Lately I’ve felt that I’ve gotten too lazy. Ubuntu requires almost no work to get running and I have little to no idea what all the fancy stuff they’re doing actually means. So I’m ditching Ubuntu (on my personal desktop, anyway) and installing Gentoo. For my own records and to help anybody else who has similar troubles, I’m keeping a journal of everything here.
I have a Core 2 Duo E7200, ASUS P5QL-EM (Intel G45 IGD, Realtek 8168 Gigabit ethernet, Intel audio), 2 SATA hard drives, 2 LCD monitors (DVI, HDMI).
The first problem I had was due to misconfiguring GRUB. I misread the Gentoo Handbook and used the
kernel line for the rescue entry in place of the regular entry. If you are getting an error about /bin/bb not being able to access TTY1, this could be your problem. Delete
init=/bin/bb from the kernel line and that should fix things.
It has been years since I compiled a kernel myself. It was definitely still 2.4. One thing I have never understood, and still don’t, is the real difference between compiling in vs. compiling as a module. I always thought it was about the size of the kernel image, but I notice it makes a difference in certain situations. For example, Xorg seems to prefer that things be compiled as modules and will crash if they’re compiled in. This is something I need to learn more about.
- Intel G45: i915, module
- Framebuffer console: module
- Realtek NIC: Realtek 8169, compiled in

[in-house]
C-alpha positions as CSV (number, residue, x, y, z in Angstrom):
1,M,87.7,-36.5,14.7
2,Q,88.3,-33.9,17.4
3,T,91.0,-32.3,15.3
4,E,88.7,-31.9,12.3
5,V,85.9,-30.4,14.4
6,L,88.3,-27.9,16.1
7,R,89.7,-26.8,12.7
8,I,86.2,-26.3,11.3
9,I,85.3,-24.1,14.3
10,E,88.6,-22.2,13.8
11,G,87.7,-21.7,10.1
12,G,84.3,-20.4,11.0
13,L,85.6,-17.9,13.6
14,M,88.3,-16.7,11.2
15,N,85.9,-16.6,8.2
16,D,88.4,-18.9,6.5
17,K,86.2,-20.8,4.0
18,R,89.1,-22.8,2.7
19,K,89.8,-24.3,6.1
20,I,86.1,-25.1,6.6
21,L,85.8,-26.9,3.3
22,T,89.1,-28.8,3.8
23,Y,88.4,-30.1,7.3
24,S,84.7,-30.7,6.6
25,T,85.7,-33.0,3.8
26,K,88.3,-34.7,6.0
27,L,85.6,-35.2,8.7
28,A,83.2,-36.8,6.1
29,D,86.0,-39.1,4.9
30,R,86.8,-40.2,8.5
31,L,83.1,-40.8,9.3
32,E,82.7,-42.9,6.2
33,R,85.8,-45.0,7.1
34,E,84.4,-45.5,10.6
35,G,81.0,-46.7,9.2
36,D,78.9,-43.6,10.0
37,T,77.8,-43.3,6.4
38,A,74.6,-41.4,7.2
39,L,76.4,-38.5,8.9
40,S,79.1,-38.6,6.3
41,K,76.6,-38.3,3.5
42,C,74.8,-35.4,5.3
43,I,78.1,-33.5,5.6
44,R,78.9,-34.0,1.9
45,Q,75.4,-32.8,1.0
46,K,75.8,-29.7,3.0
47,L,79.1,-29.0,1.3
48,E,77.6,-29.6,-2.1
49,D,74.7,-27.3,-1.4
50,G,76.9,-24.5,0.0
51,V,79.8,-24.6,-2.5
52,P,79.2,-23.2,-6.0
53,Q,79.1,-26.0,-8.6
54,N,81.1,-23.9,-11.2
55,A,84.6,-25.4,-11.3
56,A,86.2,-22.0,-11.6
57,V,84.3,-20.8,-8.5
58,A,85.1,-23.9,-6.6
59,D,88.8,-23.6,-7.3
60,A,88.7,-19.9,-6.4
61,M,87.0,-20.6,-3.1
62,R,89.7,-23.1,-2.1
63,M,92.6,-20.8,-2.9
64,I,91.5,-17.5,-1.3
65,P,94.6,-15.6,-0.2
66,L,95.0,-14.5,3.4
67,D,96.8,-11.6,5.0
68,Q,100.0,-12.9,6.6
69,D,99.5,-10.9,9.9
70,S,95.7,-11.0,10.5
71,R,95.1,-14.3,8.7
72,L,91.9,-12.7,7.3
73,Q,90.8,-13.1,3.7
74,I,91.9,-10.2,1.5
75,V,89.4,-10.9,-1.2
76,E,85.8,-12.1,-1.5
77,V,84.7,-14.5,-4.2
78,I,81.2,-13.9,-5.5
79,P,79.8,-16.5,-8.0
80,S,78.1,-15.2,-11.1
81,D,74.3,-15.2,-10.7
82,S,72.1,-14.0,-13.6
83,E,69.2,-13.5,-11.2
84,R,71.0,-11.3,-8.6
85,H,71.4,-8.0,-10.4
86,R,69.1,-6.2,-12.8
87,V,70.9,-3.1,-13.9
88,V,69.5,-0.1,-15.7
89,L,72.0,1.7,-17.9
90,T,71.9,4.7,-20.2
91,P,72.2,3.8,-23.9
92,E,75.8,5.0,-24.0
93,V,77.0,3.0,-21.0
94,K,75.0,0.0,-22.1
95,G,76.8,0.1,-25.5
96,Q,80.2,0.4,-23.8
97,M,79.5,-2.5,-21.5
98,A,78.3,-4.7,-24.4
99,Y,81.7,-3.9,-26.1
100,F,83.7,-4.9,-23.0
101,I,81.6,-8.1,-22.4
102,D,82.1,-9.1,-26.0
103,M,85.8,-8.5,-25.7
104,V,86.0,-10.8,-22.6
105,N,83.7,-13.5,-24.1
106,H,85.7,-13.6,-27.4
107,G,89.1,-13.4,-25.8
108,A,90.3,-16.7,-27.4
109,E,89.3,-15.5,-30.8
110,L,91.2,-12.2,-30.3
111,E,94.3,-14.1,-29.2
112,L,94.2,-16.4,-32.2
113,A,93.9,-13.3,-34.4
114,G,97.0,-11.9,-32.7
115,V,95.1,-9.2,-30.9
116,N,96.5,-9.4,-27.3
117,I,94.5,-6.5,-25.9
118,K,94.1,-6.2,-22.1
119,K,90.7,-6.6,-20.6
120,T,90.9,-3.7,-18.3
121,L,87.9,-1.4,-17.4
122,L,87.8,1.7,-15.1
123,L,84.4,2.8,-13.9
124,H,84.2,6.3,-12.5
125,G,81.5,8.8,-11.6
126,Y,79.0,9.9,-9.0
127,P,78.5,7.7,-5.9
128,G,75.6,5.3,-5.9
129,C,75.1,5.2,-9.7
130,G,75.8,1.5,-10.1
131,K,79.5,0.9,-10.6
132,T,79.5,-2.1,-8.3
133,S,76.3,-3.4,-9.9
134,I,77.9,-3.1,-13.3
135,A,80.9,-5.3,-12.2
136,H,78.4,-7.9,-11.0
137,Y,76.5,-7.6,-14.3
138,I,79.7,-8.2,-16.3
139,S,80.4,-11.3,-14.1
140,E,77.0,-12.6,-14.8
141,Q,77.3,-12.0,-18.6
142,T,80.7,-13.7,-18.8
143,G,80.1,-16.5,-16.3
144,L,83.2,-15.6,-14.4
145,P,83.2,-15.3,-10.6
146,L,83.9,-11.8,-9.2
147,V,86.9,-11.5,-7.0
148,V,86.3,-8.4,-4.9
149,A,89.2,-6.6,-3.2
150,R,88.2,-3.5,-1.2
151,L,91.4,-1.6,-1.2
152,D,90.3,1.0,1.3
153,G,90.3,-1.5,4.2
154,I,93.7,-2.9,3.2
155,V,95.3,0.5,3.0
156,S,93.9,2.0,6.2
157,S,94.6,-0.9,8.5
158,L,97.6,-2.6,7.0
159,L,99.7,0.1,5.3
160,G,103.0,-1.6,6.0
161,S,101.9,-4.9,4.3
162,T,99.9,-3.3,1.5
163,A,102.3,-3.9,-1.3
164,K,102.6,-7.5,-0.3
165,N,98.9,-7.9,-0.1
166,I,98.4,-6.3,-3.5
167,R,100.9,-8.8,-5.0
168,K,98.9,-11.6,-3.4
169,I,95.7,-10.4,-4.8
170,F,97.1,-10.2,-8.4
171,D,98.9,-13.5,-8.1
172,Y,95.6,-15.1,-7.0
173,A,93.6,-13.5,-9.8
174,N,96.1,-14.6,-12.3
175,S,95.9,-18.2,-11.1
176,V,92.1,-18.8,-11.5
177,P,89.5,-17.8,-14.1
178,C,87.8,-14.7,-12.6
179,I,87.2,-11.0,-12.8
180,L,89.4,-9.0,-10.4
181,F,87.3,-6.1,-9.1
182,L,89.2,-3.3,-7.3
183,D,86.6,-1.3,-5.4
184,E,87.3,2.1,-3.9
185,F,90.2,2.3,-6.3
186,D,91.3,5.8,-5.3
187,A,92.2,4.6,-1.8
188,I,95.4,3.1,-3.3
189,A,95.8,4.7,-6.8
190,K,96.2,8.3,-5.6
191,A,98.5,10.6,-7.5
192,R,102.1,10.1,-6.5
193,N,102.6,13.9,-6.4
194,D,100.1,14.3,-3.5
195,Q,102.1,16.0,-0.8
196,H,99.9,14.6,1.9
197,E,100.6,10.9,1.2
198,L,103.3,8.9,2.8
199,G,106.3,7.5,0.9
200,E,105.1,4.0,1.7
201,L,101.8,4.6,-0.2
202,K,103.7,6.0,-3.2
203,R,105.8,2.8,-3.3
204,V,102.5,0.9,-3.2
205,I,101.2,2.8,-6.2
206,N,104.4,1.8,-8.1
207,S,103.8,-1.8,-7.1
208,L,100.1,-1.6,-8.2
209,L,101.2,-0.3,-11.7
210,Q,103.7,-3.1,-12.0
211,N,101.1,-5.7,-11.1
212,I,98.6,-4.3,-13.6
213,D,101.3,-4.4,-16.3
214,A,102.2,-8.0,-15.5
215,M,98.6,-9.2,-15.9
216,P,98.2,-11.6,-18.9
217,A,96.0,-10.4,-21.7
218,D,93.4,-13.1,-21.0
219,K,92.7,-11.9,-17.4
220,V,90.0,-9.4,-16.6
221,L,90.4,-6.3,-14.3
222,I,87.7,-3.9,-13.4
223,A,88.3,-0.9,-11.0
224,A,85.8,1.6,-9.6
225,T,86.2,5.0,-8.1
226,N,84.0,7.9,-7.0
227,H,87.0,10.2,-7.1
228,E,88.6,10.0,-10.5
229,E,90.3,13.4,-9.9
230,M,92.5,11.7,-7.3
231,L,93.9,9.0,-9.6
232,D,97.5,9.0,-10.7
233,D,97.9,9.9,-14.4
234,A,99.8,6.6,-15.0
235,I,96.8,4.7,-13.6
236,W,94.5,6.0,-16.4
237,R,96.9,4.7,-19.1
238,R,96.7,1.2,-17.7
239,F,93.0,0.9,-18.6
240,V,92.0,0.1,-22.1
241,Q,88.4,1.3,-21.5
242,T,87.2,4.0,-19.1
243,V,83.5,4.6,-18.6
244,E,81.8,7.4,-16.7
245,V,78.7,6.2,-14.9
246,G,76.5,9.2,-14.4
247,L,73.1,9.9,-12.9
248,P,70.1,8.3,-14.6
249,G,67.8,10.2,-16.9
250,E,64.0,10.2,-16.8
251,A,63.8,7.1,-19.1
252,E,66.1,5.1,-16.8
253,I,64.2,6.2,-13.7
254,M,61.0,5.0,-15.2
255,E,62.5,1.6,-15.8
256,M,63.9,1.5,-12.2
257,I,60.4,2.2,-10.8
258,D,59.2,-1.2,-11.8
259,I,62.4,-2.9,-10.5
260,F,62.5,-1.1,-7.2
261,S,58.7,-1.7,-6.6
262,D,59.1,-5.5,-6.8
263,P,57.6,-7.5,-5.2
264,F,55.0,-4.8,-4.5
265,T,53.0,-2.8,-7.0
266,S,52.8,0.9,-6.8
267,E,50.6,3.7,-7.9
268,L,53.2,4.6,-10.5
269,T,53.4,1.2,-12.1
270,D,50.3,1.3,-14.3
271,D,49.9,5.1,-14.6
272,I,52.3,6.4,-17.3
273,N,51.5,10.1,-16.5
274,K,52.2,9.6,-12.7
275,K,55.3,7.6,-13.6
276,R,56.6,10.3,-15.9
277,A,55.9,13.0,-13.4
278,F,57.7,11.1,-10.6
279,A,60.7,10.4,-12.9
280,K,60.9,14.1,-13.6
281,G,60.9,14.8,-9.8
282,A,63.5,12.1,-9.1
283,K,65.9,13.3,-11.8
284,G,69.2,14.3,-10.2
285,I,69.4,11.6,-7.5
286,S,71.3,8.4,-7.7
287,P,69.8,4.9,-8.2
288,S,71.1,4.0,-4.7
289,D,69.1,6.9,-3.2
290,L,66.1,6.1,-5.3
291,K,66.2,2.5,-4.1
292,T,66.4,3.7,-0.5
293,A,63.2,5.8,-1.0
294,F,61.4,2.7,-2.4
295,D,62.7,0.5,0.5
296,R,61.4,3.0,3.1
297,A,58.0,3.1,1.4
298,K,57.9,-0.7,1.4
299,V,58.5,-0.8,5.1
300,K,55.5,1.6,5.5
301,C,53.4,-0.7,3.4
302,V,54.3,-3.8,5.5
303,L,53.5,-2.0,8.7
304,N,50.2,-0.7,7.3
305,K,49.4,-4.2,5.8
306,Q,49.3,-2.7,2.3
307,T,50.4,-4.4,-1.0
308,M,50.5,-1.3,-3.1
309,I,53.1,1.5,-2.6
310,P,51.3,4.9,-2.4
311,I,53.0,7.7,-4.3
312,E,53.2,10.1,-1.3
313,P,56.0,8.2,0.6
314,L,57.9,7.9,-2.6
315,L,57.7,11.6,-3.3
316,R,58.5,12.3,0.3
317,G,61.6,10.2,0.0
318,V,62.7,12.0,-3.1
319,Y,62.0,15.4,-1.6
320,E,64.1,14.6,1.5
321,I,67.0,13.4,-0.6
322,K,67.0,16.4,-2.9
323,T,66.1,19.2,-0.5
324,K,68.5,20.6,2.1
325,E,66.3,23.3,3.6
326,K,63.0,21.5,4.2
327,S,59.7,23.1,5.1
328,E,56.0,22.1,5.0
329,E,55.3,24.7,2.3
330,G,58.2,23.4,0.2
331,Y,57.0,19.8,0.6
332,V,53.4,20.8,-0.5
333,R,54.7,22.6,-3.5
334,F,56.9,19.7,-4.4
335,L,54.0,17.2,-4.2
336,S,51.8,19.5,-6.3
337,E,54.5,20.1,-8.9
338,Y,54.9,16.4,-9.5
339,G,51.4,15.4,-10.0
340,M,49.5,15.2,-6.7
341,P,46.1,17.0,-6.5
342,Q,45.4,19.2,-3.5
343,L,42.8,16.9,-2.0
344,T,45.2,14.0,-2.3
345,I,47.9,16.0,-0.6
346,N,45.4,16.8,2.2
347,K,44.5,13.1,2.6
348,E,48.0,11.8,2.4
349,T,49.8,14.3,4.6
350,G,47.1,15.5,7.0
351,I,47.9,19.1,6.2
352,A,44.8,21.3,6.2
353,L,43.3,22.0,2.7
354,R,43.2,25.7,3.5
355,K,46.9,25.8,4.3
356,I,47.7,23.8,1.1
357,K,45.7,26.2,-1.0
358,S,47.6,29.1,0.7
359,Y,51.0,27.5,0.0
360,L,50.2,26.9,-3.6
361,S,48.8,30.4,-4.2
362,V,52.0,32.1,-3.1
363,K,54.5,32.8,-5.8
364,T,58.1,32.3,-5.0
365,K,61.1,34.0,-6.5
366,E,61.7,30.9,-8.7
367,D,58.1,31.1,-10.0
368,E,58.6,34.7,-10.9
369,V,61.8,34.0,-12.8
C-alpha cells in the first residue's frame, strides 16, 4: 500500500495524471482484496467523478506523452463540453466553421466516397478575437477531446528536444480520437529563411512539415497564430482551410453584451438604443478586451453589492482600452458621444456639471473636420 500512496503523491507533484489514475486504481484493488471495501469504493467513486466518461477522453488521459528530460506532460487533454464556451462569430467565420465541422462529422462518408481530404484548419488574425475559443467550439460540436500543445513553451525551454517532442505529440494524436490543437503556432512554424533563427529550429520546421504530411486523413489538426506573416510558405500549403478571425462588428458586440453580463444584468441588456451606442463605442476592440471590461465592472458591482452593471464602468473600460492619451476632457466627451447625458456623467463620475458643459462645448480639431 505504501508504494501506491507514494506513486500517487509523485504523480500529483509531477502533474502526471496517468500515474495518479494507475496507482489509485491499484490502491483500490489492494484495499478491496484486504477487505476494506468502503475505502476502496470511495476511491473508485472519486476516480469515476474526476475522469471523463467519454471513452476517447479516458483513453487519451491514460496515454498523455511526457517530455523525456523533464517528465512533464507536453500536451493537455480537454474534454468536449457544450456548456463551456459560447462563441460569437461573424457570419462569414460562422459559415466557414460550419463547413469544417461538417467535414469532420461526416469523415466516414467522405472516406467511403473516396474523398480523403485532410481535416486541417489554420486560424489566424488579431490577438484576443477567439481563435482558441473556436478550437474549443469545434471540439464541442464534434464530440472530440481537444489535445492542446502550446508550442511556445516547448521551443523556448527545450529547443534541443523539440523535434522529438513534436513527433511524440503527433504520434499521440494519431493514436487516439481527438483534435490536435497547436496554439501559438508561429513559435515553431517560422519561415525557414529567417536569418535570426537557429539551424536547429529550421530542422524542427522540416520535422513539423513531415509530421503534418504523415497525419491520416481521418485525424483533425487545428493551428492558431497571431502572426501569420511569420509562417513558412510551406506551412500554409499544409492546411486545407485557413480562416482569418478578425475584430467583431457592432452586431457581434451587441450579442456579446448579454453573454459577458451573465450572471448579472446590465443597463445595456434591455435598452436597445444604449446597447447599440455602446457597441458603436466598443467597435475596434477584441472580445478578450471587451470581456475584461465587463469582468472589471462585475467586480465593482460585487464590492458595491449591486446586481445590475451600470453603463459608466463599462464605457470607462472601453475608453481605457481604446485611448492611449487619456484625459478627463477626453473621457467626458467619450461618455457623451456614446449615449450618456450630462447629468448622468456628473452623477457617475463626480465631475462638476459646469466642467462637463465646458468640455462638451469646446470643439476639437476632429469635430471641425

- Drivers – Hardware Monitoring – ATK0110
I suspect, based on my original Day Negative 2 install of Gentoo, that all that is necessary to get the framebuffer working is to load the i915 module. However, I also went through all the work needed to get
uvesafb working. I set up an initramfs and installed v86d according to the Gentoo framebuffer instructions. I don’t think this is required. You also need to to enable Framebuffer Console (which I missed and spent a long while trying to figure out). It turns out later that this must be compiled as a module.
1. Compile i915, fbcon as modules
2. Add i915, fbcon to /etc/modules.autoload.d/kernel-2.6
You don’t need a “video=” parameter for GRUB. The framebuffer won’t start until late in the boot process (just before filesystem checks). It finds the right resolution and refresh rate automatically.
This was a huge pain. First, I was getting a blank screen, Ctrl-Alt-Backspace would not work, but Ctrl-Alt-Delete would restart. So I messed around with HAL and xorg.conf to no avail. I decided to try disabling
uvesafb by putting
video=uvesafb:off into the kernel line in menu.lst. This almost worked (and taught me that I could get a framebuffer console with the i915 module). Now X would crash immediately and give me two errors: “expected keysym, got XF86Kbd something” and a string of programs xinitrc couldn’t launch. Turns out that if you launch X without a window manager, it tries to launch some default programs that aren’t installed if you follow the Handbook. I installed xterm and X was suddenly working.
I was also able to delete xorg.conf. The problem seems to have been uvesafb the entire time.
Day 2 (Update)
There was no day 2. I left Gnome to compile overnight and then needed to use my computer to do work. I didn’t have the time to sit around tweaking things after I got all the major stuff done. On the plus side, I learned a lot about how Linux has changed since I stopped using Slackware. But I’m back in Ubuntu. I may try Gentoo again if I ever have some guaranteed vacation time.